In 1896, ‘Der Eigene’ was launched as the city’s first ‘gay magazine’.
Furthermore, in the early 20th Century, the work of Dr Magnus Hirschfeld validated Berliner progressive attitudes and urban cultural practice. As is widely known, Hirschfield sought to study human sexuality and discuss homosexuality as part of a spectrum of various expressions of human sexuality.
The Second World War
The Second World War held particular significance for homosexual men who became targets of harsh Nazi anti-homosexual laws. In 1936, Himmler appointed a body that would seek to combat “homosexuality and abortion”. The infamous Paragraph 175 was strengthened to tighten punishments against homosexuality. Jail sentences against homosexual men became stricter and more frequent. and after the war erupted, several thousands of gay men were sent to concentration camps. Some were castrated.
The marking of homosexual men with Pink Triangles during this period subsists as an enduring symbol of this episode in local LGBT history. The symbol is is integrated into present day Berlin LGBT semiotics and can be seen alongside the American-made – and now global – gay pride flag on shops and restaurants.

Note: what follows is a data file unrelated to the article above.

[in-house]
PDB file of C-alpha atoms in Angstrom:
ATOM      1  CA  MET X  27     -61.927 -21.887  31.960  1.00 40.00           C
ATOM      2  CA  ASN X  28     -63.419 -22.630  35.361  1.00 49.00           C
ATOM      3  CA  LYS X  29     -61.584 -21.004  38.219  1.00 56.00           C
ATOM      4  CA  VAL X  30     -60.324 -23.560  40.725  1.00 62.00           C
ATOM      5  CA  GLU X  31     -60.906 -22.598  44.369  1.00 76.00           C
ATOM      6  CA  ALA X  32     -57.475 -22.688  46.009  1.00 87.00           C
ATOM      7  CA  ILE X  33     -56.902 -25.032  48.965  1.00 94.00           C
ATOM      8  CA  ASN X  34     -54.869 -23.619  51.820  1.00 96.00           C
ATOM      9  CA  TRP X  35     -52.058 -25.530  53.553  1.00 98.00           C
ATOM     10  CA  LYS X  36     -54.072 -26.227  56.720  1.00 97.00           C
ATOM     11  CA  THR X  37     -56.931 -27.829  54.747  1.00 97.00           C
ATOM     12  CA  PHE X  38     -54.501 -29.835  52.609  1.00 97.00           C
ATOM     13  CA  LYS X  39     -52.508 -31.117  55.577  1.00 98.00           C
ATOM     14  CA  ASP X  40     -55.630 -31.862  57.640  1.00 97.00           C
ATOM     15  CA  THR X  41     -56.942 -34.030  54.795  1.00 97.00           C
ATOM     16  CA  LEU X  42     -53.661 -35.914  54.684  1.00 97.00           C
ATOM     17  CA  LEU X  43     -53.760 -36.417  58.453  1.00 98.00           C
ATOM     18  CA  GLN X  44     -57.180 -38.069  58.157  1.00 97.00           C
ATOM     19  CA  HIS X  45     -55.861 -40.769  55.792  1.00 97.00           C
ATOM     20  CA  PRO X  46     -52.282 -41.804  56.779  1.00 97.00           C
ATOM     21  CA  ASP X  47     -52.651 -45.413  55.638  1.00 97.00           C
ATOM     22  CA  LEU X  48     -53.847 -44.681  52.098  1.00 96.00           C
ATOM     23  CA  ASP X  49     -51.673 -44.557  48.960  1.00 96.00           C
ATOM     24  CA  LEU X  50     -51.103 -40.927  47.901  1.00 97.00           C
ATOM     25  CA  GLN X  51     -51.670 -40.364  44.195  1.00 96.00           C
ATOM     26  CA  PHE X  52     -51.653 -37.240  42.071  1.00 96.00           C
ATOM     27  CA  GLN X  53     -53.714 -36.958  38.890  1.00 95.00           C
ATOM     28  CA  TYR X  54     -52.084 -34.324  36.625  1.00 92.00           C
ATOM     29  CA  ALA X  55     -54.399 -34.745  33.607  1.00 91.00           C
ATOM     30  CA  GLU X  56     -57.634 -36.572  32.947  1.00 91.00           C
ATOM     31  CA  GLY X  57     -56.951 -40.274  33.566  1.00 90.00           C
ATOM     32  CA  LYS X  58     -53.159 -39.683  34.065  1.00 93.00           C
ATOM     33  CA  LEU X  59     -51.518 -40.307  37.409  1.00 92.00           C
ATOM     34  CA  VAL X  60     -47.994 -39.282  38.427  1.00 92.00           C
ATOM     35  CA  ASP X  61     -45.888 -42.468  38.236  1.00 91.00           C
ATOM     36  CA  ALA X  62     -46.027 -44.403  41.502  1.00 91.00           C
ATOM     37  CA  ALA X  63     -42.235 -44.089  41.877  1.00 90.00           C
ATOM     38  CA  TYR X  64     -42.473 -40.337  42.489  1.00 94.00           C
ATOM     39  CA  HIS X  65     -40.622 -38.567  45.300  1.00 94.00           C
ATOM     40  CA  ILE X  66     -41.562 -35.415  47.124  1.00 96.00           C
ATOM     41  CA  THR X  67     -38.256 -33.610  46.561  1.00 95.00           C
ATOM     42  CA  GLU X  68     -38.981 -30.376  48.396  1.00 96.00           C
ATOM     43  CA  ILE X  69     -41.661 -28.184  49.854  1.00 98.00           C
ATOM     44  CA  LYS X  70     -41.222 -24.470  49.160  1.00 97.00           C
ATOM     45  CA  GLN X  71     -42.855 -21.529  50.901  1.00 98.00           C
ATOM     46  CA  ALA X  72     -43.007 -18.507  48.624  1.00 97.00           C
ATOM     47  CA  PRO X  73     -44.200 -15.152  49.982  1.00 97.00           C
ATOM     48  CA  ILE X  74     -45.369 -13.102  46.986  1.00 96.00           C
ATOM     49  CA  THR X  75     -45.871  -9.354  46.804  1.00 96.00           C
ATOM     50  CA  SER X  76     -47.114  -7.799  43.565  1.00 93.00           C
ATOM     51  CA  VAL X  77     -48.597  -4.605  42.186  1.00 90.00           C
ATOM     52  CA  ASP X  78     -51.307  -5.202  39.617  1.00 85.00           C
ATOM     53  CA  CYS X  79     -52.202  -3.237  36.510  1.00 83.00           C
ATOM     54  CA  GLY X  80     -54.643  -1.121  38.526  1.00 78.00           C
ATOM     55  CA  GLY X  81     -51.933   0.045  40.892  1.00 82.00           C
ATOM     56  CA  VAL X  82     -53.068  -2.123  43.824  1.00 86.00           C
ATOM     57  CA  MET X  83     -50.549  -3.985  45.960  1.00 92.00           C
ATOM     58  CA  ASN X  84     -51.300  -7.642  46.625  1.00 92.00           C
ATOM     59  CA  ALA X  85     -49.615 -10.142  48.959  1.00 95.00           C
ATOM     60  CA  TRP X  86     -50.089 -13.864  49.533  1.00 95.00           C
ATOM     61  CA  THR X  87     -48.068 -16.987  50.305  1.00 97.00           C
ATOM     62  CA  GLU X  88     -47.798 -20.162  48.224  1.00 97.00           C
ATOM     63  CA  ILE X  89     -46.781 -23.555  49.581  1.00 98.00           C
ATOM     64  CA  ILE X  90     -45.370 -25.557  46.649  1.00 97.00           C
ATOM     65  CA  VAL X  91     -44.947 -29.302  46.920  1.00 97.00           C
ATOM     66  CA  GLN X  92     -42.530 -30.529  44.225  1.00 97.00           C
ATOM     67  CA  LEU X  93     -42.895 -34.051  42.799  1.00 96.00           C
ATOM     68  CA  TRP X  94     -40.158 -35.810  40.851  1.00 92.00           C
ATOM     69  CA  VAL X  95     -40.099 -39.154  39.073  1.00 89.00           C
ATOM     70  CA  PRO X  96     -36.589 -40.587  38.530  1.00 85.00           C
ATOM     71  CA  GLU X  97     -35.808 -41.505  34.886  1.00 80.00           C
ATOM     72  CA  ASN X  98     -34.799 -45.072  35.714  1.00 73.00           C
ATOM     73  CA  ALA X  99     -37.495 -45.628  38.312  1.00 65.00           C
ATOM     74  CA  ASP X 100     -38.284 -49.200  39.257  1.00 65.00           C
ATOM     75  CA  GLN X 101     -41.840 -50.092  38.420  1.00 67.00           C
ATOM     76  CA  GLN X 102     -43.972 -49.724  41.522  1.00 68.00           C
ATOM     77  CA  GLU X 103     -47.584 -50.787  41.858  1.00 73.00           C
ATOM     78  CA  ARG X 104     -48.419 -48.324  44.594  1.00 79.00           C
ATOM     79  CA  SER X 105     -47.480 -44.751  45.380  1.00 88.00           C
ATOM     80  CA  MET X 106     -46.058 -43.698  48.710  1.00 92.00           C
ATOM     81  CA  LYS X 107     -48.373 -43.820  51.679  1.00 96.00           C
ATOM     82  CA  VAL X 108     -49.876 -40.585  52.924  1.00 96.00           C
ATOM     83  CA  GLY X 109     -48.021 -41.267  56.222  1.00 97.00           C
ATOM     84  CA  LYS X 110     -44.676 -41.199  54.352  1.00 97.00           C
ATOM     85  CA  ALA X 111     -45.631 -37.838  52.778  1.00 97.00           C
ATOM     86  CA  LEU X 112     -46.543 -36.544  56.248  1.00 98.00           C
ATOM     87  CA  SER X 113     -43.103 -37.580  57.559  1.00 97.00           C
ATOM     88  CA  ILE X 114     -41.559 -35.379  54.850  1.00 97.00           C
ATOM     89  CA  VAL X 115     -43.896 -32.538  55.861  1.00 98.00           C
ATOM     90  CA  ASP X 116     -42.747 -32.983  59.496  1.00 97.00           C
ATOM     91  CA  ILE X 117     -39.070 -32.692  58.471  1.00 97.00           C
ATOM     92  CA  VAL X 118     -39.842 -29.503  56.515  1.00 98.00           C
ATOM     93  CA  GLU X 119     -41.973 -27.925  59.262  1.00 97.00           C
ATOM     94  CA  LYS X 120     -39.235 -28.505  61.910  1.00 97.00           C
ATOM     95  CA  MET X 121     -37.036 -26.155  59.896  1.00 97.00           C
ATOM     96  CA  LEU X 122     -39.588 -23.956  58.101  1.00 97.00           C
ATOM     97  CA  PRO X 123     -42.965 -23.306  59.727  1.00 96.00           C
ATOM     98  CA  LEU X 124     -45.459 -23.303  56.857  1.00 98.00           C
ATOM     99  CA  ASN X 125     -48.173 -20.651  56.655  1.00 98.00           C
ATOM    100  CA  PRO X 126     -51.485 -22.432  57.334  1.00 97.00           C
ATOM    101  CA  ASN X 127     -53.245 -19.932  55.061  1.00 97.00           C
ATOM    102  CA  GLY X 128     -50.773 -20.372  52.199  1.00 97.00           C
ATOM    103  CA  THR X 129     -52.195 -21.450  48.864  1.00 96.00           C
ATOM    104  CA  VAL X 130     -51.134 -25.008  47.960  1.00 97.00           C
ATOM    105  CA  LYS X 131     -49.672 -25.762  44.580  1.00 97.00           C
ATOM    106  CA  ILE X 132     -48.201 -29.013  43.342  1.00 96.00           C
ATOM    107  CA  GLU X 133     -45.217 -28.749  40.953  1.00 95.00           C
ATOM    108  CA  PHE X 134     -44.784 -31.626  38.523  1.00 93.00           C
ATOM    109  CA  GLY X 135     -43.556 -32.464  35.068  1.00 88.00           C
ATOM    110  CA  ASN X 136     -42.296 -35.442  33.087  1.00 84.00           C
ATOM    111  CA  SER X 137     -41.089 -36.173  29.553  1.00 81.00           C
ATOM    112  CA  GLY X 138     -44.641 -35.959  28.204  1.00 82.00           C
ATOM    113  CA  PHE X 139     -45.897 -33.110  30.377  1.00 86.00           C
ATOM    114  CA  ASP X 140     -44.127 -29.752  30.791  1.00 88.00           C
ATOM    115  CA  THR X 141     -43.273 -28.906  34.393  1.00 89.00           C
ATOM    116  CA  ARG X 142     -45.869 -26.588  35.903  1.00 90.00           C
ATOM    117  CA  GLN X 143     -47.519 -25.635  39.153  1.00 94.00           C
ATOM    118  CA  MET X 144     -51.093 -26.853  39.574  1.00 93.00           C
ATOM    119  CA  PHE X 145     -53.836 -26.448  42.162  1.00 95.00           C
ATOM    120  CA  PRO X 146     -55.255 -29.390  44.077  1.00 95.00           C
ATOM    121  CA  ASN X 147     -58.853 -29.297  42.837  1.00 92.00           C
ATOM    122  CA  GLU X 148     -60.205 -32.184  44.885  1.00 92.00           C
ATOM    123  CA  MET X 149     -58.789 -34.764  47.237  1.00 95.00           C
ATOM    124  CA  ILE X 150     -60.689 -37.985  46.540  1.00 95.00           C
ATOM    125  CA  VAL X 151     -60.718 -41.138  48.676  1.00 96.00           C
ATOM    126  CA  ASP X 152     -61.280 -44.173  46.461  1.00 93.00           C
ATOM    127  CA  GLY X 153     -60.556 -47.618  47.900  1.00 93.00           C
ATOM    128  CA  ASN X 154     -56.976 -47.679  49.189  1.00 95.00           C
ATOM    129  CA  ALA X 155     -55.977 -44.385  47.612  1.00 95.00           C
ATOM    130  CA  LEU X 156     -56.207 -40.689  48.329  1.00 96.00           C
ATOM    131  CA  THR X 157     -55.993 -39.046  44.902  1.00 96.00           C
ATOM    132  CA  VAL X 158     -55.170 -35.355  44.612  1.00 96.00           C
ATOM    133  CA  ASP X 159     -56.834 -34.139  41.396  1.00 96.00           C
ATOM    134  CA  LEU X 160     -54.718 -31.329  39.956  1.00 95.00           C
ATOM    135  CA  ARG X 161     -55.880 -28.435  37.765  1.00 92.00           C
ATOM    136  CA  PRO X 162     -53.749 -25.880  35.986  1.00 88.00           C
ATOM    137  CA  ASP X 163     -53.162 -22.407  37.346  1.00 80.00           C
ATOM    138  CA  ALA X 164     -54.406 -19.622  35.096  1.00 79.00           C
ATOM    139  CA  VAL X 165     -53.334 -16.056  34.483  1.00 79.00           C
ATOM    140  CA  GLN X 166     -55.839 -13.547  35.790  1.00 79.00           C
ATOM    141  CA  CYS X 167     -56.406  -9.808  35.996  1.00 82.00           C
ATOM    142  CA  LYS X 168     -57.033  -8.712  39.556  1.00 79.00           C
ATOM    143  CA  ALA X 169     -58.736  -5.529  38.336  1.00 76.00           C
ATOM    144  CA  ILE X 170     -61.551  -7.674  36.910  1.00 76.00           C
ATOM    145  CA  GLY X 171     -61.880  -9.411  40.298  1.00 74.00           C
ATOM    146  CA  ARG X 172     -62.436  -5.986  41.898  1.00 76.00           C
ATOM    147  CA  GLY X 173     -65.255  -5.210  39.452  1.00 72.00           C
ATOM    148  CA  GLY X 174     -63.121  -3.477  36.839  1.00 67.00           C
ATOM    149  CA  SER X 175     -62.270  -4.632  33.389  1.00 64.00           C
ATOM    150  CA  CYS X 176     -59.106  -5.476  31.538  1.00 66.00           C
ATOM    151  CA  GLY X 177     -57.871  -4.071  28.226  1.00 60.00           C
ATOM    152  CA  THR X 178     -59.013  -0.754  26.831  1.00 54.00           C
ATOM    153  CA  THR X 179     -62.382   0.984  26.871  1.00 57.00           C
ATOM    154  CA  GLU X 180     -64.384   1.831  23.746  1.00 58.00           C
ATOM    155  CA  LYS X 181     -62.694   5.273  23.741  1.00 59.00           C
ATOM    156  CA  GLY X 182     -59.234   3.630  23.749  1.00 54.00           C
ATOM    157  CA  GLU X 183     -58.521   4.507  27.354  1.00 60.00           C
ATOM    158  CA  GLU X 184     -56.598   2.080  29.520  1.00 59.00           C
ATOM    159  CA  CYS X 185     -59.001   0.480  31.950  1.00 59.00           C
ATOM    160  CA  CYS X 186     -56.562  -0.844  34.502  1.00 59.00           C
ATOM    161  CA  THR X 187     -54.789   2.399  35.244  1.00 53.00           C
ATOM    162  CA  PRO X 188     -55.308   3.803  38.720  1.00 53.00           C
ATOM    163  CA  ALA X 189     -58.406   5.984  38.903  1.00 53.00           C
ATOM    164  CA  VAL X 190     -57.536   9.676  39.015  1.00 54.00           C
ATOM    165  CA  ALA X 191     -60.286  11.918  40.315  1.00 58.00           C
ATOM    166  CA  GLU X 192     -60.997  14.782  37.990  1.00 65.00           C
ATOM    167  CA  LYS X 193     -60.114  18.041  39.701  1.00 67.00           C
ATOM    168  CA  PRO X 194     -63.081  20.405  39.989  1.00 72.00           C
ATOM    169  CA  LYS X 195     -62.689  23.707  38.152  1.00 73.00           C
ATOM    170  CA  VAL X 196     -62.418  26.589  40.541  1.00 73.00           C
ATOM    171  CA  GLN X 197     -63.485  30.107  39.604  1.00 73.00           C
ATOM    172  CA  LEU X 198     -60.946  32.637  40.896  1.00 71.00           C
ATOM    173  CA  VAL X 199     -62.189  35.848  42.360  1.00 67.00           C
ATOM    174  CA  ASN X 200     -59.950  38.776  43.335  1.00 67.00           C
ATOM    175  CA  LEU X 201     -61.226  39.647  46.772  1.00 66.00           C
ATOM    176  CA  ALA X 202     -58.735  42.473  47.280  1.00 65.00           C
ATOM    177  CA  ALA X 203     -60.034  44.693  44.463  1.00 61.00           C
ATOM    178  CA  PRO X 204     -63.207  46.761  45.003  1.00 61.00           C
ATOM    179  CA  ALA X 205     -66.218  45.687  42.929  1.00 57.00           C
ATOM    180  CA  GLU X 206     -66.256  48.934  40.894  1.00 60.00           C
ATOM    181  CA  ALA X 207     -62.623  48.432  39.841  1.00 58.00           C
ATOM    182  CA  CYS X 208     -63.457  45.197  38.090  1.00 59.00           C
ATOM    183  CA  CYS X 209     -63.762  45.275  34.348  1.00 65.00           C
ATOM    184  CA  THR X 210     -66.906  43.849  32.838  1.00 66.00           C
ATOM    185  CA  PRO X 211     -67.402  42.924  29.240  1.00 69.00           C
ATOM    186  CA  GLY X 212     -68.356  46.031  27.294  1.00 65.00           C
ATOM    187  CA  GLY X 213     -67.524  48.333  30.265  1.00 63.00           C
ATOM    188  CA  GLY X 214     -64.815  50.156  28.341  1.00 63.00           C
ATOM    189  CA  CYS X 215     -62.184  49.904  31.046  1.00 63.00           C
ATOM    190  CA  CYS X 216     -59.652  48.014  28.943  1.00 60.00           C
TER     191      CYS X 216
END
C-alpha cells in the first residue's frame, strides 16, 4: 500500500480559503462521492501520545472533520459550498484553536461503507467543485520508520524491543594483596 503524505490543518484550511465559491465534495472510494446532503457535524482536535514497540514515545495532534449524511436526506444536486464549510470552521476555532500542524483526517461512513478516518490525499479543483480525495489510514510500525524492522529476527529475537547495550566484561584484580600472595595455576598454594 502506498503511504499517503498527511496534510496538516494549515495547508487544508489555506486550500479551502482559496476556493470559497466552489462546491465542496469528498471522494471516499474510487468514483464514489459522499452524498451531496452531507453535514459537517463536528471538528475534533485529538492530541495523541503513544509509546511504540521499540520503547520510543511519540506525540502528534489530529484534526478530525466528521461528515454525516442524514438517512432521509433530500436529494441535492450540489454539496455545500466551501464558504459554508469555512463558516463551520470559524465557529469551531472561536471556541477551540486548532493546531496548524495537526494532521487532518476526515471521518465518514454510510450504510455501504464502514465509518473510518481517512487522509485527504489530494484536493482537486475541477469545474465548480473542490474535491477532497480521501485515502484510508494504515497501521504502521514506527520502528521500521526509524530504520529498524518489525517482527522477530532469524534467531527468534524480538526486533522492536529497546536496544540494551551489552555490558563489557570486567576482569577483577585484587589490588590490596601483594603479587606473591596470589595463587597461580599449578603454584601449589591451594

Beyond the Pink Triangle
While the pink triangle is a historical symbol that is locally significant and globally recognised, American memory of ‘gay liberation’ and the attendant cultural symbols arguably dominate the local. It may be interesting to reflect on whether this represents American cultural hegemony or whether these symbols are remnants of the late twentieth century when global solidarity was a pressing need in the North Atlantic World.